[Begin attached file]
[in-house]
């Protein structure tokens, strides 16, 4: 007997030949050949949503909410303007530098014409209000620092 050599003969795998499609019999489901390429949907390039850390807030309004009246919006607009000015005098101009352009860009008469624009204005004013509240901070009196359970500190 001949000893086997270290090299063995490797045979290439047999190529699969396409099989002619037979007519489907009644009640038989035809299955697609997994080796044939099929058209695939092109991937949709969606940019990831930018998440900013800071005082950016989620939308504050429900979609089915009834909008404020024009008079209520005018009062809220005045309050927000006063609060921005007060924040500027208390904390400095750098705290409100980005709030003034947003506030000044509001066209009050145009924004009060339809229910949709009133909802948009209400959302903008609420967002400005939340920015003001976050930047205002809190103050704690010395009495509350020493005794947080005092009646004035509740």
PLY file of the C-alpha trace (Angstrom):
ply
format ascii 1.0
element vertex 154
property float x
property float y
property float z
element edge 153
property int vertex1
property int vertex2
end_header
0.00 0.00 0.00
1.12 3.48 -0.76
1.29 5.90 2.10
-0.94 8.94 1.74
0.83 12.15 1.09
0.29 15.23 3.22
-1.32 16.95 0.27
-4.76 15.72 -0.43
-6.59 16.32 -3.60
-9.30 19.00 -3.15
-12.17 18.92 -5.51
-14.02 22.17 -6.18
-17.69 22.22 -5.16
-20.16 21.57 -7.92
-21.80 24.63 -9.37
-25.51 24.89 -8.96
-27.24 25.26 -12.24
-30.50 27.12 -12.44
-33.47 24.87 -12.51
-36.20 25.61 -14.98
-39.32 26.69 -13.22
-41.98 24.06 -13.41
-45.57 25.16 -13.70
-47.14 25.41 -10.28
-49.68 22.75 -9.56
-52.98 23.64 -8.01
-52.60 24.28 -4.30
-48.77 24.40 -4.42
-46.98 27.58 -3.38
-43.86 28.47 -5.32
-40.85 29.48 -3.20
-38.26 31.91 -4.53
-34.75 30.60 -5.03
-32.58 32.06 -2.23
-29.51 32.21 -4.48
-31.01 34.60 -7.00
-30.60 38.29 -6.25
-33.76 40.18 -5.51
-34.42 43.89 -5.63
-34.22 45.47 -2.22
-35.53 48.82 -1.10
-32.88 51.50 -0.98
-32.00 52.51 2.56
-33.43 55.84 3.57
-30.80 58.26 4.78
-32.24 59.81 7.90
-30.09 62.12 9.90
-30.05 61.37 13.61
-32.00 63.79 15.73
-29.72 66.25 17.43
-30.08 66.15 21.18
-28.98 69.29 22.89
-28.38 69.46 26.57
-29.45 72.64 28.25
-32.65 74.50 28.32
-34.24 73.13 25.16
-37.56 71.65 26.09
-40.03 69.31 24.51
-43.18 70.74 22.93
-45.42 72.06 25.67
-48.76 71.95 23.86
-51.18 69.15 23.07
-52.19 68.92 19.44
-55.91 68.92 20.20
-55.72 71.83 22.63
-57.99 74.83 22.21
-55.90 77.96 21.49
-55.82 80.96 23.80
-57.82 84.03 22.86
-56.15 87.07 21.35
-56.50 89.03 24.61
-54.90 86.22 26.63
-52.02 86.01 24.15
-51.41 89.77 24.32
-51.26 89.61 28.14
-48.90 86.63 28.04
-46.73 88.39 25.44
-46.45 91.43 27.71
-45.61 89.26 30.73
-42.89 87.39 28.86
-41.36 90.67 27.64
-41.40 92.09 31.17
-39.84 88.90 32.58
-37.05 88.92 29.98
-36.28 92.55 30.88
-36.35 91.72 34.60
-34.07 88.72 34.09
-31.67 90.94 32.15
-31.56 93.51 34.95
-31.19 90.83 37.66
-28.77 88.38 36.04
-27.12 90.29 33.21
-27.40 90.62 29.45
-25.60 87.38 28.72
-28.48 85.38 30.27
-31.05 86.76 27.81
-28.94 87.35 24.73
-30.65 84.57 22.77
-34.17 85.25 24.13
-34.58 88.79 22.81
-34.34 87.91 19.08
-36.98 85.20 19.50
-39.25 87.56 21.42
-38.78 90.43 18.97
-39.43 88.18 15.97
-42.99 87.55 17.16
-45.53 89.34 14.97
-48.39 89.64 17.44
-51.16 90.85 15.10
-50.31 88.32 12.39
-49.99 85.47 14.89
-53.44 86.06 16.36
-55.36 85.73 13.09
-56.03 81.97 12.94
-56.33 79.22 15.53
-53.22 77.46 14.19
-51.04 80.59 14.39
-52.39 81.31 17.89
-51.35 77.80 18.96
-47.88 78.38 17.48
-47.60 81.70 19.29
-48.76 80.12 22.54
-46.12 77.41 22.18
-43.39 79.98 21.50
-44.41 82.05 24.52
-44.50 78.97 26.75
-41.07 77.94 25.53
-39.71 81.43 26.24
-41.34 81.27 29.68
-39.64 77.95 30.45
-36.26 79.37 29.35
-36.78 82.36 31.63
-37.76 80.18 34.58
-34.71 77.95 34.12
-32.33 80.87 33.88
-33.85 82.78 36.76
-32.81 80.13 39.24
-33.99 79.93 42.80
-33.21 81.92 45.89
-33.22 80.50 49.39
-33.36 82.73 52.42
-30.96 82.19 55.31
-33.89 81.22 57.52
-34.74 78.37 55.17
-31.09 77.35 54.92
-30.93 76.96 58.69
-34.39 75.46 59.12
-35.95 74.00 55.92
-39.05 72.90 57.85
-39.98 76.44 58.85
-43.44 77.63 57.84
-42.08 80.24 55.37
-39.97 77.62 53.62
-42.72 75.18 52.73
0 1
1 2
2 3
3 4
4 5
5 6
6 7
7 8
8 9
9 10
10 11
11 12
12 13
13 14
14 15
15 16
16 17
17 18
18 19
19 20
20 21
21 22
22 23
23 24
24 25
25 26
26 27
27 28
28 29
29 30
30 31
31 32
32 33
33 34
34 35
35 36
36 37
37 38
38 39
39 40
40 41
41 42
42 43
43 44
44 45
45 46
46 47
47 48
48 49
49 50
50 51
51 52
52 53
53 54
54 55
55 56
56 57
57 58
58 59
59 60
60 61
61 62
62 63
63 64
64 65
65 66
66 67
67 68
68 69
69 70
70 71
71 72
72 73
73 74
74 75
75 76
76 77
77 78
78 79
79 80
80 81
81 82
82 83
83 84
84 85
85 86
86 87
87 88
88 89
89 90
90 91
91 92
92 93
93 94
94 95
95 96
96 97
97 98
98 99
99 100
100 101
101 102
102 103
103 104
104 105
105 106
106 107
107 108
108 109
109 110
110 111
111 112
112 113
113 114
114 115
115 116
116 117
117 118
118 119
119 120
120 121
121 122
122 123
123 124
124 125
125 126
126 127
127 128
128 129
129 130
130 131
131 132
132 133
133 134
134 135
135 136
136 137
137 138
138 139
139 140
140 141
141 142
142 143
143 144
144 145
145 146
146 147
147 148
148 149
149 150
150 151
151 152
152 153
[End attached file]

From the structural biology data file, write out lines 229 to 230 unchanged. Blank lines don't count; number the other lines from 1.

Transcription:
61 62
62 63